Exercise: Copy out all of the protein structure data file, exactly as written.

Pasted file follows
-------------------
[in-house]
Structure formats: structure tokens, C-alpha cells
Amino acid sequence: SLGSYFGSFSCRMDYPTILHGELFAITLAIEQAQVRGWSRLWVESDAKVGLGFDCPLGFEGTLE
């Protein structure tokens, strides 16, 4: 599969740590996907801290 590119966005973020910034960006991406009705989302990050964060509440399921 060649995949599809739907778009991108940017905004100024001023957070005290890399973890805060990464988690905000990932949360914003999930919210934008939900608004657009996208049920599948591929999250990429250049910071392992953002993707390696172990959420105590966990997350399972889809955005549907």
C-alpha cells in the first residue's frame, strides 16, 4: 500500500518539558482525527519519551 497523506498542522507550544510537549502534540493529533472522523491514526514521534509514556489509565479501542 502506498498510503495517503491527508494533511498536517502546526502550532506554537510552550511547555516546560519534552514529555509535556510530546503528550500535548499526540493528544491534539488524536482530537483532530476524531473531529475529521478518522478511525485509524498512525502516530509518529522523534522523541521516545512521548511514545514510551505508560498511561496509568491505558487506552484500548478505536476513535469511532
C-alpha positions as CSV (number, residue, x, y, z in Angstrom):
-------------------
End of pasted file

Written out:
[in-house]
Structure formats: structure tokens, C-alpha cells
Amino acid sequence: SLGSYFGSFSCRMDYPTILHGELFAITLAIEQAQVRGWSRLWVESDAKVGLGFDCPLGFEGTLE
């Protein structure tokens, strides 16, 4: 599969740590996907801290 590119966005973020910034960006991406009705989302990050964060509440399921 060649995949599809739907778009991108940017905004100024001023957070005290890399973890805060990464988690905000990932949360914003999930919210934008939900608004657009996208049920599948591929999250990429250049910071392992953002993707390696172990959420105590966990997350399972889809955005549907």
C-alpha cells in the first residue's frame, strides 16, 4: 500500500518539558482525527519519551 497523506498542522507550544510537549502534540493529533472522523491514526514521534509514556489509565479501542 502506498498510503495517503491527508494533511498536517502546526502550532506554537510552550511547555516546560519534552514529555509535556510530546503528550500535548499526540493528544491534539488524536482530537483532530476524531473531529475529521478518522478511525485509524498512525502516530509518529522523534522523541521516545512521548511514545514510551505508560498511561496509568491505558487506552484500548478505536476513535469511532
C-alpha positions as CSV (number, residue, x, y, z in Angstrom):